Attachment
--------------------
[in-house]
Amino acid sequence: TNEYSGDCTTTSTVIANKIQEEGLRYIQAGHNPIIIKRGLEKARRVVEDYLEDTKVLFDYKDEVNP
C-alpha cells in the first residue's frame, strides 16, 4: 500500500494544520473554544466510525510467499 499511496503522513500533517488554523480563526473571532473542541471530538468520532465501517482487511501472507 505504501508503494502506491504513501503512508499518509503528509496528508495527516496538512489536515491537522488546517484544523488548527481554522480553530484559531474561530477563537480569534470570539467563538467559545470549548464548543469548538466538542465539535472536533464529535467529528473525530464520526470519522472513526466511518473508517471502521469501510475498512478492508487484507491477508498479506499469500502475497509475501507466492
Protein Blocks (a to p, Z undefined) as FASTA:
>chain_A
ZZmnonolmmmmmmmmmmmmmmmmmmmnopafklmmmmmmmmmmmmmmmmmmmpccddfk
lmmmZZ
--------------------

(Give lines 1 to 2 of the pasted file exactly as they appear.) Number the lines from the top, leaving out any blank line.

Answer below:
[in-house]
Amino acid sequence: TNEYSGDCTTTSTVIANKIQEEGLRYIQAGHNPIIIKRGLEKARRVVEDYLEDTKVLFDYKDEVNP